The goal of Cubital Tunnel surgery is to reduce the pressure on the ulnar nerve by providing more space for the nerve to move freely and to increase blood flow to promote healing of the ulnar nerve. There are different surgeries that can be performed to treat your condition, such as:
- Medial Epicondylectomy: This surgery involves removing the medial epicondyle, the bony bump on the inside of the elbow, enabling the ulnar nerve to glide smoothly when the elbow is flexed and straightened.
- Ulnar Nerve Transposition: This surgery involves creating a new tunnel in front of the medial epicondyle and transposing (moving) the ulnar nerve to the new tunnel.
Your surgeon will decide which options are best for you depending on your specific circumstances.
After surgery, your surgeon will give you guidelines to follow depending on the type of repair performed and the surgeon’s preference. Common post-operative guidelines include:
- A bulky dressing with a plaster splint is usually applied following surgery for 10-14 days.
- Elevating the arm above heart level and moving the fingers are important to prevent swelling.
- The arm dressing is removed after 10-14 days for removal of the sutures.
- Elbow immobilization for 3 weeks after surgery is usually indicated, longer depending on the repair performed.
- Ice packs are applied to the surgical area to reduce swelling. Ice should be applied over a towel to the affected area for 20 minutes every hour. Keep the surgical incision clean and dry. Cover the area with plastic wrap when bathing or showering.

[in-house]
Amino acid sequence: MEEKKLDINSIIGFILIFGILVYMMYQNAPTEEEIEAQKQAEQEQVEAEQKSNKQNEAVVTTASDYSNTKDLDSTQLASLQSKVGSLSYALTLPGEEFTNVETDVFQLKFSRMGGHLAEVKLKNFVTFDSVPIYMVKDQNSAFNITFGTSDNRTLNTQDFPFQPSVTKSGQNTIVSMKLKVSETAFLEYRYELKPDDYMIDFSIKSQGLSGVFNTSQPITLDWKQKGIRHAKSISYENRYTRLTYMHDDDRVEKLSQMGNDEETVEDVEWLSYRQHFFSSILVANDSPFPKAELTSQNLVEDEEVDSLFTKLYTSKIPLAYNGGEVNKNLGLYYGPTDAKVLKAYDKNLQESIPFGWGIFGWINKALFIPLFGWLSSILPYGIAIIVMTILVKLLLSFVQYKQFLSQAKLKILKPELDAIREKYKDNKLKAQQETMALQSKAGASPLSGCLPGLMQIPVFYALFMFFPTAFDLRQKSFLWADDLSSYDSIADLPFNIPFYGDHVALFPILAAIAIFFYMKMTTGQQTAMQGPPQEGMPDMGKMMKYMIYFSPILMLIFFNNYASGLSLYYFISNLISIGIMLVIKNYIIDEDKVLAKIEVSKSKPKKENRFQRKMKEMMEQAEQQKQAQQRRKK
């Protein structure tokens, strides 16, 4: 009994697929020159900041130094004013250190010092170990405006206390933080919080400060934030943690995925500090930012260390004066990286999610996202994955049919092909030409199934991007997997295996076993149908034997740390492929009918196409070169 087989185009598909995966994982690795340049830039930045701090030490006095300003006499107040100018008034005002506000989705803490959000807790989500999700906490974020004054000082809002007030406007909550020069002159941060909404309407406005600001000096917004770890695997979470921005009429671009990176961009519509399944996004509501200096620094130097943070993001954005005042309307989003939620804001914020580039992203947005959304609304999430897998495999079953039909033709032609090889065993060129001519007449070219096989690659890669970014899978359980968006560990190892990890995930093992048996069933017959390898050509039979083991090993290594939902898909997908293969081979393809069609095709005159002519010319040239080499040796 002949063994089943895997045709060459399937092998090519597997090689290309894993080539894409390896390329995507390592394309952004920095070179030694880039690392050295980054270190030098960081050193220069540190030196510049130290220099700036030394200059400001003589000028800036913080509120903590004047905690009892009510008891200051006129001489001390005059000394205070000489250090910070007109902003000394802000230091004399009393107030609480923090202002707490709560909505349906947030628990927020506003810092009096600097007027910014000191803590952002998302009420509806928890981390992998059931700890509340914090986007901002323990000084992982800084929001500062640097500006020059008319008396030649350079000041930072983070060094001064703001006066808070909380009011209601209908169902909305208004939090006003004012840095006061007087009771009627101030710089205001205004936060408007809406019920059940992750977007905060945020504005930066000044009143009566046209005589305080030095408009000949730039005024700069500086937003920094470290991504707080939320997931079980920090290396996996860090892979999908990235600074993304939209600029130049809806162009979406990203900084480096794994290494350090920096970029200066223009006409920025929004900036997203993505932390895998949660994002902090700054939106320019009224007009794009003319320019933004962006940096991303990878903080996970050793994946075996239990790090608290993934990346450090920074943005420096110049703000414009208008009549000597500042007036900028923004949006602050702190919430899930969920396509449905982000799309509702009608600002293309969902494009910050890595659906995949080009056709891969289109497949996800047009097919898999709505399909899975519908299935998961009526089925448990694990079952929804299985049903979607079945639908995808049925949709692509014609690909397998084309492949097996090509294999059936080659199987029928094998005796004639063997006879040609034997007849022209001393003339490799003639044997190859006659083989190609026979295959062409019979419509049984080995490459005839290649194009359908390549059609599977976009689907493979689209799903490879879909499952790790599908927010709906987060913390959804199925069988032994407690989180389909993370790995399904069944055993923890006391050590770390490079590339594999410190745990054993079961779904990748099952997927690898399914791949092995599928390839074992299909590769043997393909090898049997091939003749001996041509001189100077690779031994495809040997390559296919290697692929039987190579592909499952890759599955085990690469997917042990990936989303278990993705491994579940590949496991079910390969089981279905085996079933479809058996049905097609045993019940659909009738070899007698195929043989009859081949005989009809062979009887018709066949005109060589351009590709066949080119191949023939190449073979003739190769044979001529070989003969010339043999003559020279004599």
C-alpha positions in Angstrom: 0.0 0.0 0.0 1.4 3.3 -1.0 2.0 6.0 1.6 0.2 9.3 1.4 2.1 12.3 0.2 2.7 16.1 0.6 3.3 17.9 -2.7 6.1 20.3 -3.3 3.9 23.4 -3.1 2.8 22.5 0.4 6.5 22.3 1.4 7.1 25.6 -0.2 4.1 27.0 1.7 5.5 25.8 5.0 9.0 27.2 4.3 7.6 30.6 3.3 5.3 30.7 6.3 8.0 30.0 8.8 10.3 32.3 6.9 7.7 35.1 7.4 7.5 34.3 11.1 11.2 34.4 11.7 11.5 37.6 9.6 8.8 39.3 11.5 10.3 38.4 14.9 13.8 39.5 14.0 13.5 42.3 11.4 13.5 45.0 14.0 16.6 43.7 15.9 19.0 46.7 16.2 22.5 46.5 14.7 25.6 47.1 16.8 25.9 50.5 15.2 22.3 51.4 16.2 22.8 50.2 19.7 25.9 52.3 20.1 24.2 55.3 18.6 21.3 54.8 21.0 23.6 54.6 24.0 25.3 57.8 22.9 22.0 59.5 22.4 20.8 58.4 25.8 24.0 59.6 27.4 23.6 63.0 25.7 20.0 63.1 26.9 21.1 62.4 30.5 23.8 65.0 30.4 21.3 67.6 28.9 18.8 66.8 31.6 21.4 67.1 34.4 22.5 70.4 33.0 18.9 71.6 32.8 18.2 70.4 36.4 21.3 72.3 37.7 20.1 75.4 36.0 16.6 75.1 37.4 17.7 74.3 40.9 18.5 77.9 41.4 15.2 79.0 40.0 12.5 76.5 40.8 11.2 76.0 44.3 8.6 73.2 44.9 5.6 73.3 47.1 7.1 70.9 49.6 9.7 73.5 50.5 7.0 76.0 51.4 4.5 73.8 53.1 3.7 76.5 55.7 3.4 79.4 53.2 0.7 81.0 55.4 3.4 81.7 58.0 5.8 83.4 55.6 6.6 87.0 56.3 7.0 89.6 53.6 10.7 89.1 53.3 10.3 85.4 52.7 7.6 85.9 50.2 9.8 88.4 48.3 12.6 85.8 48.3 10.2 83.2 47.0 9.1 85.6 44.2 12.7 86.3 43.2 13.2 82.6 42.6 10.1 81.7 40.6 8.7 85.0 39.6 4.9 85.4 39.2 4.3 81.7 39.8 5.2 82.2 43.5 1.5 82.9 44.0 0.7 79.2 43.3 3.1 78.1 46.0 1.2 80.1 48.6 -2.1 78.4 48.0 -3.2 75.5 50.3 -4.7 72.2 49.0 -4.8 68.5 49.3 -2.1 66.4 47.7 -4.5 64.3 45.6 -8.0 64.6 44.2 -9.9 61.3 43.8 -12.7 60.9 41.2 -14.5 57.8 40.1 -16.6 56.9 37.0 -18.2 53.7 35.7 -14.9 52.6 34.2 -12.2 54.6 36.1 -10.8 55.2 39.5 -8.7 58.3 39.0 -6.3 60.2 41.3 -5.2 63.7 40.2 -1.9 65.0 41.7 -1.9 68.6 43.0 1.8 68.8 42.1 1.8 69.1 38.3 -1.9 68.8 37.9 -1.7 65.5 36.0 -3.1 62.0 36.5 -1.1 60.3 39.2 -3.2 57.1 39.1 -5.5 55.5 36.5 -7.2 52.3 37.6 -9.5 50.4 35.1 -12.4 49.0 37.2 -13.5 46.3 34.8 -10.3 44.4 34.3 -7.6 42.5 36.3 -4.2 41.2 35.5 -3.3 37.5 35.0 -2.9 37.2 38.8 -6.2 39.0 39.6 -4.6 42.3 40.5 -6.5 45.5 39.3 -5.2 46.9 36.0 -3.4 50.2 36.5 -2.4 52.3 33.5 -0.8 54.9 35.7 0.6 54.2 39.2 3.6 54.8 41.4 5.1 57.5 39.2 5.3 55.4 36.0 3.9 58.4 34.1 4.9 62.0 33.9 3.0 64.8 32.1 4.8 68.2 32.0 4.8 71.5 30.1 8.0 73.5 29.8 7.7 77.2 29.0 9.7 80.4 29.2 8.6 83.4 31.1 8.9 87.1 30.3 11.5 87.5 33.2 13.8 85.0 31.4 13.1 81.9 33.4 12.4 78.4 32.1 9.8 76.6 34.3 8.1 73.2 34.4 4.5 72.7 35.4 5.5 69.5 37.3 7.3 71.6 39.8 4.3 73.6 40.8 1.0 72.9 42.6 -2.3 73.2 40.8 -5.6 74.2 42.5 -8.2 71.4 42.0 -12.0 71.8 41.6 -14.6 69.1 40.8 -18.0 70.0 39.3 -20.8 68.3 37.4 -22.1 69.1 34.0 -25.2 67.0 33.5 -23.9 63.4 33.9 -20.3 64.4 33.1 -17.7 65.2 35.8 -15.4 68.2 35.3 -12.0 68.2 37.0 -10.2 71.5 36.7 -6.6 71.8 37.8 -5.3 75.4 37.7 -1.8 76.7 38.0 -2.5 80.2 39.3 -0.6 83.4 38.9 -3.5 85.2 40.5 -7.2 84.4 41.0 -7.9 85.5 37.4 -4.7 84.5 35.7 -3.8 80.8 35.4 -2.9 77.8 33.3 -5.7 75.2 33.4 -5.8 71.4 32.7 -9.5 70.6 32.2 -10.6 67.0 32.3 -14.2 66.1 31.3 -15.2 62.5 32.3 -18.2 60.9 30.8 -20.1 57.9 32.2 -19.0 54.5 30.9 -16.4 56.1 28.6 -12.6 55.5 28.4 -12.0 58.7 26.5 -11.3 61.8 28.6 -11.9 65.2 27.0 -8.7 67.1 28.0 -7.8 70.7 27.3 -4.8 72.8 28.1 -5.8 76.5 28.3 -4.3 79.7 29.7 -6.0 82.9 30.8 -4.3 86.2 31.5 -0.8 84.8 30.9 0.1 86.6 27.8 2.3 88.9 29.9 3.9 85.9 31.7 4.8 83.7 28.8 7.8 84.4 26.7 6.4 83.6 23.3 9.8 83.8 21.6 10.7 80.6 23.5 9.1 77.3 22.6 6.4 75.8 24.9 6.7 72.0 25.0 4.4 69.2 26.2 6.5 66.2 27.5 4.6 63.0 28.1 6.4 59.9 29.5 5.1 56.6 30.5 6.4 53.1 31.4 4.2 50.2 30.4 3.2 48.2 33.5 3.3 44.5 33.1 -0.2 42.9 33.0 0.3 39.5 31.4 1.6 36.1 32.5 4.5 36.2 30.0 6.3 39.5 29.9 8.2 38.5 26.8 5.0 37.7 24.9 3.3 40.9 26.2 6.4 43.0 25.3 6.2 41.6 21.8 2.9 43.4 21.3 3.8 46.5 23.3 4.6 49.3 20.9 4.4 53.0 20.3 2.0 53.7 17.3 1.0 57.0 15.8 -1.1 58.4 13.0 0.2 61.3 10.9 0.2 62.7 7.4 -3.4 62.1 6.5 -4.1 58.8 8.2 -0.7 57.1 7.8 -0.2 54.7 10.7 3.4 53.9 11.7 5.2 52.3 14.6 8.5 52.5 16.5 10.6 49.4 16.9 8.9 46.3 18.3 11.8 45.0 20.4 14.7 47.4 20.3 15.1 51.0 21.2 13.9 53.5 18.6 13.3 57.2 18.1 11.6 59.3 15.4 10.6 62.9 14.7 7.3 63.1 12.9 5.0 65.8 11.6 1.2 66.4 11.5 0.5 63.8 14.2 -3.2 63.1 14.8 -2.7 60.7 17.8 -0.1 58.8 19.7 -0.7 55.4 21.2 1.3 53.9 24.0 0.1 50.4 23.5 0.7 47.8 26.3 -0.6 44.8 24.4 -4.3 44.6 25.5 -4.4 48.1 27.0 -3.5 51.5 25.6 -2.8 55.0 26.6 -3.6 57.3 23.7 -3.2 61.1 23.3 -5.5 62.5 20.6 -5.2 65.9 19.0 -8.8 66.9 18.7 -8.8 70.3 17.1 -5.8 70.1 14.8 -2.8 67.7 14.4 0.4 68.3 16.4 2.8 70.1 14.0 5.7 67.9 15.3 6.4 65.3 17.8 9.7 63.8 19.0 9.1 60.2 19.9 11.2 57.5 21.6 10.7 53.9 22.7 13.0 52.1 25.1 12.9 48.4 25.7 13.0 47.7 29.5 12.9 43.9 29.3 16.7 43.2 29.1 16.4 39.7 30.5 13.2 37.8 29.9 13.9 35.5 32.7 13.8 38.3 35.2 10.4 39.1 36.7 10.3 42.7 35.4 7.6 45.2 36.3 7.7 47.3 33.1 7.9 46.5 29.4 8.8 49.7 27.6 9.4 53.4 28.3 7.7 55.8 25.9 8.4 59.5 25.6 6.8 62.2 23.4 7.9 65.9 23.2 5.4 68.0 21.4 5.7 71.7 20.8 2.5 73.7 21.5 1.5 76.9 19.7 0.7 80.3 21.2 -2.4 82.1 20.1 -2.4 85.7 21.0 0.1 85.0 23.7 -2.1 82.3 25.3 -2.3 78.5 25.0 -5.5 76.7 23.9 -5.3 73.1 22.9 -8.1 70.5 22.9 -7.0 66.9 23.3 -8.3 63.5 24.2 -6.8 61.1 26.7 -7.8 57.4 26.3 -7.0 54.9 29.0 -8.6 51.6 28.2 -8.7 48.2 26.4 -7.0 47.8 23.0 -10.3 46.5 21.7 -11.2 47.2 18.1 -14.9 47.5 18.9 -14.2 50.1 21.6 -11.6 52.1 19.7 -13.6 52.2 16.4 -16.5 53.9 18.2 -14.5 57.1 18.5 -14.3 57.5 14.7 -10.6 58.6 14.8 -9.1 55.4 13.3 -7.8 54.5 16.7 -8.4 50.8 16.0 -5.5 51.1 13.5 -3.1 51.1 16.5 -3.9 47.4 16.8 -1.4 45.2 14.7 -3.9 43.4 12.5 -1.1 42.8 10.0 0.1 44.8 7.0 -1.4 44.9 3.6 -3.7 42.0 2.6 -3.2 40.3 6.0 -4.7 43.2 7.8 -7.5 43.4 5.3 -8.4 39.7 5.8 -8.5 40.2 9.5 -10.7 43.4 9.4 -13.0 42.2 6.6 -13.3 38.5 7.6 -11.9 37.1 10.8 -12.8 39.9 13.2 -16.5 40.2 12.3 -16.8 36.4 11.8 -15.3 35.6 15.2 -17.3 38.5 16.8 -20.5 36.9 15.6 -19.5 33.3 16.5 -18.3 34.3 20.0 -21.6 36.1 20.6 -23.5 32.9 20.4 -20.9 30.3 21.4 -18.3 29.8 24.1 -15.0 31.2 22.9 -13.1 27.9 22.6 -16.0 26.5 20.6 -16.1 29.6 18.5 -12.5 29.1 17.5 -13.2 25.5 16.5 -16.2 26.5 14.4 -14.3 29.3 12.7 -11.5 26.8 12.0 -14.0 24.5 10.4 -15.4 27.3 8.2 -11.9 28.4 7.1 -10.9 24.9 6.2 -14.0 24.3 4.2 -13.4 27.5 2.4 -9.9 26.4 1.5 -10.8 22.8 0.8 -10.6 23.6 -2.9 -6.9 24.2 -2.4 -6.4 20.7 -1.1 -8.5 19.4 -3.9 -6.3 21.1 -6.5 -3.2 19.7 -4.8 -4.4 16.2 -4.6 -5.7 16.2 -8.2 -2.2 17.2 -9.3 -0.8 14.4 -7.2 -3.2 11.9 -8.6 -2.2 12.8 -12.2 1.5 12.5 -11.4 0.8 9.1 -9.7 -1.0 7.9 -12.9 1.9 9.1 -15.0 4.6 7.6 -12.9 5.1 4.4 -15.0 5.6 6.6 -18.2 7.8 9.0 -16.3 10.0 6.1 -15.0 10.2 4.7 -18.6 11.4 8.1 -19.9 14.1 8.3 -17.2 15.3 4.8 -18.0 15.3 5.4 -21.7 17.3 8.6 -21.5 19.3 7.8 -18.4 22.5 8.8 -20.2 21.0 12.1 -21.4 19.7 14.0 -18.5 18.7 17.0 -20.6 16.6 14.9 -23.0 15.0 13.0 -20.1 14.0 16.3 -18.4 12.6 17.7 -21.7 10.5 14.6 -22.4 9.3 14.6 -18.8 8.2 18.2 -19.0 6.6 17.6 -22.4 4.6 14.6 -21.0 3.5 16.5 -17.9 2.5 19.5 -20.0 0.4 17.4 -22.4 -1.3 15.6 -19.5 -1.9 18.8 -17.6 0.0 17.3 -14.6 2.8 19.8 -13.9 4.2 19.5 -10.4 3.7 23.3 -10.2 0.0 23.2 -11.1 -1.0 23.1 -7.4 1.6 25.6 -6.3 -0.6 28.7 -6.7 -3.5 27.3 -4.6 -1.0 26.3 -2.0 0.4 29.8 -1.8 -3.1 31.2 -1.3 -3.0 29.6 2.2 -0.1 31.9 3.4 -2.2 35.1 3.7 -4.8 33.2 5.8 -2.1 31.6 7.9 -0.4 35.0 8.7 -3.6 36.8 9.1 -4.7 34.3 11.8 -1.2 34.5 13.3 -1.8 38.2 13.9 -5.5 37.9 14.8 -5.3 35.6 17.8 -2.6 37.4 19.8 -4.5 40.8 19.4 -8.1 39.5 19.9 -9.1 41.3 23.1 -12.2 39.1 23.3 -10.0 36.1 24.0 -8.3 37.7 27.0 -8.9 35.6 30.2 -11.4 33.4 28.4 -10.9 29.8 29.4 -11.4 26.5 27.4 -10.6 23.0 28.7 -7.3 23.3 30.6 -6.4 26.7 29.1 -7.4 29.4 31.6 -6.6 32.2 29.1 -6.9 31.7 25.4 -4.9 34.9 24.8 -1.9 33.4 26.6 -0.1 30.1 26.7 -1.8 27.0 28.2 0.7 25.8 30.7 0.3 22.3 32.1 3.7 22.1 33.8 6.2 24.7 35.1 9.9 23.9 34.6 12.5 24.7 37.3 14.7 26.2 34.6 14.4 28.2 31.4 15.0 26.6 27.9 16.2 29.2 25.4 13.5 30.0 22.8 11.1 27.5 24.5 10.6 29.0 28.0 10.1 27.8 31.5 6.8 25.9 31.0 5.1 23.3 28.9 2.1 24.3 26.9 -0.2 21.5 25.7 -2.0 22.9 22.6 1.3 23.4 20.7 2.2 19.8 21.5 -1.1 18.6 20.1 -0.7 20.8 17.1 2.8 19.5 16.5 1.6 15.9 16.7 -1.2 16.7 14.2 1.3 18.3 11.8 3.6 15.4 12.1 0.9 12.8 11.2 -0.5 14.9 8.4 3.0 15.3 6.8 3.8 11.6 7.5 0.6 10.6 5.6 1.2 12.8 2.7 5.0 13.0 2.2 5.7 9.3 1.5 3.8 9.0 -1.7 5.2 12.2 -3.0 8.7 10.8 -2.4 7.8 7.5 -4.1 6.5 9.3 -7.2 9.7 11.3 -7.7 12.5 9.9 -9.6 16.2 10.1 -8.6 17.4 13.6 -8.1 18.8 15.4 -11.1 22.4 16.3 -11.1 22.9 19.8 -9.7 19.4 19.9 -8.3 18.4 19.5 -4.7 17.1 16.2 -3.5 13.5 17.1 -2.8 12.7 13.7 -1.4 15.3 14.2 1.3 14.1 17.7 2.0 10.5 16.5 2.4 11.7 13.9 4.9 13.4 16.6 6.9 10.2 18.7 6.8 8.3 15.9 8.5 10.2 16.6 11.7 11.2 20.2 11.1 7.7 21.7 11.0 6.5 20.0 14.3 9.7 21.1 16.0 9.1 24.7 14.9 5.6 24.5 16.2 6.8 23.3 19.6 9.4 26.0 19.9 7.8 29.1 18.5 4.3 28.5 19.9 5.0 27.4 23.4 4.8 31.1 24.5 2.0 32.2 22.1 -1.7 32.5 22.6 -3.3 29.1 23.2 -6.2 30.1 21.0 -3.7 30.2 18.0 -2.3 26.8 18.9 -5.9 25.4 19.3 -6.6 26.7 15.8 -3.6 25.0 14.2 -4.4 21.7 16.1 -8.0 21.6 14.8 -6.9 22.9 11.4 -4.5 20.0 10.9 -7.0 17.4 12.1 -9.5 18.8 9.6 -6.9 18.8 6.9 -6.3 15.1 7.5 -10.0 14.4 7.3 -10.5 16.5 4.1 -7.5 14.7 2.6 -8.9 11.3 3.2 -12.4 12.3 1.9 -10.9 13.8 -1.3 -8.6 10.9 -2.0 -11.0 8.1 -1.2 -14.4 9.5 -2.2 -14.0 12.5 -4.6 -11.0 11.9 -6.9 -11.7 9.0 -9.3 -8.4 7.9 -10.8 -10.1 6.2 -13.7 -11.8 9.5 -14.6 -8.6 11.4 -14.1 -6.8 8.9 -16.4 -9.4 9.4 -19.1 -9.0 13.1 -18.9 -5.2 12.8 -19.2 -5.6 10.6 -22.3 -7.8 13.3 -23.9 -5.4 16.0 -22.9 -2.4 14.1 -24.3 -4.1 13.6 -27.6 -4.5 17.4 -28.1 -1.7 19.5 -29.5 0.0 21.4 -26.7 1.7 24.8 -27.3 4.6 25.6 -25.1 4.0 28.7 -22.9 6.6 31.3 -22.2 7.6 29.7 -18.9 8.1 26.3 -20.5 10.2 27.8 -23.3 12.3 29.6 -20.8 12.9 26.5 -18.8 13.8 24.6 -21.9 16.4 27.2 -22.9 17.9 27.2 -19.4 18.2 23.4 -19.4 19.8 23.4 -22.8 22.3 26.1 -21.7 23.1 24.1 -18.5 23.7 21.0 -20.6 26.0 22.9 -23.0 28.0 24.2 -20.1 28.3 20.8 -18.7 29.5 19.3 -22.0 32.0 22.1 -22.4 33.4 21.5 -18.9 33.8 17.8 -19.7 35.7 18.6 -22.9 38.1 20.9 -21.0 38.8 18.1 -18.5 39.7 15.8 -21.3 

- Occupational Therapy will be ordered a few weeks after surgery for strengthening and stretching exercises to maximize use of the hand and forearm
Risks and Complications
The majority of patients suffer no complications following Cubital Tunnel surgery, however, complications can occur following elbow surgery and include:
- Nerve damage causing permanent numbness around the elbow or forearm.
- Elbow instability
- Elbow flexion contracture
- Pain at site of scar
- Symptoms unresolved even after the surgery
Cubital Tunnel Syndrome is a condition characterized by compression of the ulnar nerve in an area of the elbow called the cubital tunnel, leading to pain and weakness in the hand or elbow. Treatment involves releasing the pressure on the ulnar nerve through non-surgical methods or if required, by surgery.
For more information about Cubital Tunnel Syndrome, click on the web based movie.
Other Shoulder and Elbow Conditions
- Adult Forearm Fractures
- Arthritis of the Shoulder
- Biceps Tendon Tear at the Elbow
- Clavicle Fracture (Broken Collarbone)
- Cubital Tunnel Syndrome
- Distal Biceps Rupture
- Distal Humerus Fractures of the Elbow
- Dislocated Shoulder
- Elbow Dislocation
- Elbow Injuries in the Throwing Athlete
- Elbow (Olecranon) Bursitis
- Elbow Fractures in Children
- Forearm Fractures in Children
- Fracture of the Shoulder Blade (Scapula)
- Frozen Shoulder
- Golfer’s Elbow
- Lateral Epicondylitis
- Osteoarthritis of the Elbow
- Osteochondritis Dissecans
- Radial Head Fractures of the Elbow
- Recurrent and Chronic Elbow Instability
- Rotator Cuff Tear
- Shoulder Joint Tear (Glenoid Labrum Tear)
- Shoulder Impingement
- Shoulder Injuries in the Throwing Athlete
- Shoulder Instability
- Shoulder Separation
- SLAP Tears
- Shoulder Trauma (Fractures and Dislocations)
- Tennis Elbow
- Thoracic Outlet Syndrome
- Ulnar Nerve Entrapment at the Elbow (Cubital TunnelSyndrome)
- Ulnar Collateral Ligament (UCL) Injury